Maxi Card with EUROPA stamp issued at Madeira on Europa 2012 theme - "Visit...", postmarked at Funchal - Capital of Madeira, Portugal on May 09, 2012. Thank you Ana for this nice maxi card.
Paquete Santa Maria was Built between 1952 - 1953 in the shipyards of the Societe Anonyme John Cockerill, in Belgium. Its maiden voyage took place in November 1953, linking Portugal to Brazil, Uruguay, and Argentina. It was the only Portuguese liner with regular connections to ports of the United States. In 1973, though still relatively new, she was sold to be dismantled in the Republic of China.
On January 23, 1961, a group of Portuguese and Spanish opposition movement members seized control of the Santa Maria, a 609-foot-long (186 m), 20,900-ton Portuguese luxury cruise liner. Also known as Operation Dulcinea, the code name given it by its chief architect and "leader" Henrique Galvão, it was a rebel terrorist operation against the Government of Portugal. The action has also been referred to as piracy, although it does not fit the international definition of piracy involving an attack of one vessel on another for private ends.
On January 23, 1961, the ship had 600 passengers and 300 crew members. Among the passengers were men, women, children, and 24 Iberian leftists led by Portuguese military officer and politician Henrique Galvão.
Henrique Galvão was a Portuguese military officer and political foe of Portuguese dictator António de Oliveira Salazar, the head of the Estado Novo regime. Galvão had carefully planned the hijacking with the intention of waging war until Salazar was overthrown in Portugal and the overseas territories were subsequently offered independence. He planned on using the hijacking as a way to bring attention to the Estado Novo in Portugal and the related fascist regime in Francoist Spain.
The rebels boarded the ship in La Guaira harbour (Venezuela) and in Curaçao, disguised as passengers, bringing aboard suitcases. The suitcases had secret compartments to hide their weapons. The rebels, along with Henrique Galvao, seized the ship, ceased all communication, and killed one officer (3rd Pilot Nascimento Costa) and wounded several others in the process of taking complete command over the ship. The rebels forced crew members, along with the captain of the ship, Mário Simões Maia, to take the ship on a different course.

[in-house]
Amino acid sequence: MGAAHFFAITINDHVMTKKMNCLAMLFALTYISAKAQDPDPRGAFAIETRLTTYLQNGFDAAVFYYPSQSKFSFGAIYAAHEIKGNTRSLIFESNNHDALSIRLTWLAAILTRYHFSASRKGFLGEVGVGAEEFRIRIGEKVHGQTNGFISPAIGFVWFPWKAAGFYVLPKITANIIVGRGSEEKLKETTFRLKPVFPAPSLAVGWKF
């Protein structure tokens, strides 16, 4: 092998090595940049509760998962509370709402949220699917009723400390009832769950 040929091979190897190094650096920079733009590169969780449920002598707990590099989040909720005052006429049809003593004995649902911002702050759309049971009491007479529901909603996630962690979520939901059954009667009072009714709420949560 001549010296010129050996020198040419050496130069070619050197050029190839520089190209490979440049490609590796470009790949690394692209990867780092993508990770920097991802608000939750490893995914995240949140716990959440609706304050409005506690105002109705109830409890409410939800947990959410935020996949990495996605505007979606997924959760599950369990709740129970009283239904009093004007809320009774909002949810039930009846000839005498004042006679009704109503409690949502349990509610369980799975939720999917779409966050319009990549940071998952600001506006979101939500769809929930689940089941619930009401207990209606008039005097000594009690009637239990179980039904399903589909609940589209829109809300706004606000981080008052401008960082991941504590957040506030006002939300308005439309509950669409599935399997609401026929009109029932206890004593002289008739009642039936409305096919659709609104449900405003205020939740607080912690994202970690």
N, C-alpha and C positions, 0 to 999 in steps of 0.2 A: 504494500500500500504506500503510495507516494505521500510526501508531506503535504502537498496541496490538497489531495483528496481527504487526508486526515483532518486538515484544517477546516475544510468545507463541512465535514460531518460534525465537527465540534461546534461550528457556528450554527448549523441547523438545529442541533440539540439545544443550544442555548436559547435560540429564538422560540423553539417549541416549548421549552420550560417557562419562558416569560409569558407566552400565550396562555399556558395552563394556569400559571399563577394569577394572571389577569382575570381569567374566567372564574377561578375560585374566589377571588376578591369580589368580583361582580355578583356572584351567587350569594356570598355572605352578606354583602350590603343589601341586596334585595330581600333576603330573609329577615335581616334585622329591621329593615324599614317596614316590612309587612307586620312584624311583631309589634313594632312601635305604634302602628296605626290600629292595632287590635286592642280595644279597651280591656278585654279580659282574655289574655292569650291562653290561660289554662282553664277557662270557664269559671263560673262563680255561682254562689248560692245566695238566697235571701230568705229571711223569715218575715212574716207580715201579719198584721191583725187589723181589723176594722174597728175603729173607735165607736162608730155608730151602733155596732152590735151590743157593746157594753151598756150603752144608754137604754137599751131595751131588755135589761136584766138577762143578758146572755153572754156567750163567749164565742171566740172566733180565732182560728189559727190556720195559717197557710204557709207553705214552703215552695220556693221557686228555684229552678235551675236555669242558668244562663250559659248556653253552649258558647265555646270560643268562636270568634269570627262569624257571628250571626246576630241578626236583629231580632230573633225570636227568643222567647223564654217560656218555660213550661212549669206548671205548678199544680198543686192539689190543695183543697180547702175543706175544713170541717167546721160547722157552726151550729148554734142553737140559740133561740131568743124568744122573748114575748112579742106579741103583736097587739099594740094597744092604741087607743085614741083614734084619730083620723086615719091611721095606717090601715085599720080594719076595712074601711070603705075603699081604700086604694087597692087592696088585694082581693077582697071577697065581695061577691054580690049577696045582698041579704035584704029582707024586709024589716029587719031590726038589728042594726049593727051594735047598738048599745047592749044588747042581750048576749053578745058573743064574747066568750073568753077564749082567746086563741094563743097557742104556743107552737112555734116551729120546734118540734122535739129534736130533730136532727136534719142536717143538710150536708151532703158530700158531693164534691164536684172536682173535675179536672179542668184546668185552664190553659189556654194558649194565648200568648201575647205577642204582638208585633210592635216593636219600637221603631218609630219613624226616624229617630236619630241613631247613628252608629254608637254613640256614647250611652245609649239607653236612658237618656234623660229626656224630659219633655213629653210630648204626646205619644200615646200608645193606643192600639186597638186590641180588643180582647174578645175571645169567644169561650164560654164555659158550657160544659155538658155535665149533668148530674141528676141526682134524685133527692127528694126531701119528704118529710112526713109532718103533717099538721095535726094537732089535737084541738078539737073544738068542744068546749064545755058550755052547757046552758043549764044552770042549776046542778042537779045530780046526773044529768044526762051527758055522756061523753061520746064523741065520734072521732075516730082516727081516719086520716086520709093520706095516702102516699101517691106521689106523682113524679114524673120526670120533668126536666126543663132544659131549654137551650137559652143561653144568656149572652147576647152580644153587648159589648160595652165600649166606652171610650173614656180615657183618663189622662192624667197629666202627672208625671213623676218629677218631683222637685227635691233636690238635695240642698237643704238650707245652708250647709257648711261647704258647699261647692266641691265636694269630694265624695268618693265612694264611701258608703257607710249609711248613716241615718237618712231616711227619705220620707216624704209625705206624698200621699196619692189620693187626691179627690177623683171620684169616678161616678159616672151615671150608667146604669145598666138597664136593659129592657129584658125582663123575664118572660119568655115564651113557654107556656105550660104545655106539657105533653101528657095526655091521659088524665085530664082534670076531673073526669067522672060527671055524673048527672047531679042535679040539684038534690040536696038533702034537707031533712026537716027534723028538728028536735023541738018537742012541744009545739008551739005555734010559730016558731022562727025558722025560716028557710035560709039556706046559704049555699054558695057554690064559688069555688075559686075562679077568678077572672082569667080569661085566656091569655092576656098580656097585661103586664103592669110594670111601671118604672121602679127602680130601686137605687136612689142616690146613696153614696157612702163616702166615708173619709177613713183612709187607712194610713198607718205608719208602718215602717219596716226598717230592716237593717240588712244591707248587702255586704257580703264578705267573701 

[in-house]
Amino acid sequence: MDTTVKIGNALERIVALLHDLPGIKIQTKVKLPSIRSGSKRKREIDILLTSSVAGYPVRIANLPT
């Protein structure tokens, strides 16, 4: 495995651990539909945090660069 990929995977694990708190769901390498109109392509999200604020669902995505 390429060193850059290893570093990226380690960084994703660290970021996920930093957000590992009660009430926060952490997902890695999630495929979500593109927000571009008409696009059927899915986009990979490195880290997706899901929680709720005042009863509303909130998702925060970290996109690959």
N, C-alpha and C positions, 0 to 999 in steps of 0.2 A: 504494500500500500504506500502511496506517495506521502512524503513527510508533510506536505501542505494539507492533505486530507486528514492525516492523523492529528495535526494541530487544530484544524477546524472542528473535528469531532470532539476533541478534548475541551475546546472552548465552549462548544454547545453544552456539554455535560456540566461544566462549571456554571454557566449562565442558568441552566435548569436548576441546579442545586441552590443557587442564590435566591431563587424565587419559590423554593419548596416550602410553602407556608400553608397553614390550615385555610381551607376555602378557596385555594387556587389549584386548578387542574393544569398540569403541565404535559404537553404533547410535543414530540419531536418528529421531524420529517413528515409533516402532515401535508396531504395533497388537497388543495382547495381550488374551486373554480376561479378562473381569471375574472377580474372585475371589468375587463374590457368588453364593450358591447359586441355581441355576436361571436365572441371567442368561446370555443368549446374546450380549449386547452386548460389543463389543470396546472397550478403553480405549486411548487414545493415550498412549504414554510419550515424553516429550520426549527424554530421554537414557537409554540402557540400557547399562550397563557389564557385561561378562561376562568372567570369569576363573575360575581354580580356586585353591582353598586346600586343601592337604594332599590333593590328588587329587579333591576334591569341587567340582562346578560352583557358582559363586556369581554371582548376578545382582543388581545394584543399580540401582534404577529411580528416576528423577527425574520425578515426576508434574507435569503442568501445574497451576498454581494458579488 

The whereabouts of the ship remained unknown for several days, until a massive United States search effort by air and sea uncovered and communicated with it in Mid-Atlantic. Thereafter, a fleet of United States naval vessels, including not less than four destroyers (some of which contained USMC infantry belonging to "G" Company, 2nd Battalion of the 6th Marine Regiment out of Camp Lejeune, NC) under the command of Rear Admiral Allen E. Smith short-circuited Galvão's plans, when his forces surrounded the "Santa Maria" some fifty miles offshore of Recife, Brazil. The following day, Admiral Smith left his flag ship the USS Gearing and proceeded via launch to the "Santa Maria" to engage in negotiations with Galvão.
Because of an anticipated change of Presidencies in Brazil (the incoming President being more sympathetic to Galvão's political interests), it was not until the very next day that the Santa Maria, surrounded by United States naval vessels, entered the harbor of Recife. There, Galvão and his 24 leftist terrorists surrendered the Santa Maria, 600 passengers and crew of 300 to Brazilian authorities in exchange for political asylum.
Galvão later announced that his intentions were to sail to Angola, to set up a renegade Portuguese government in opposition to Salazar. Galvão's stories of these accounts were translated into English and into a book as Santa Maria: my crusade for Portugal (New York, 1961).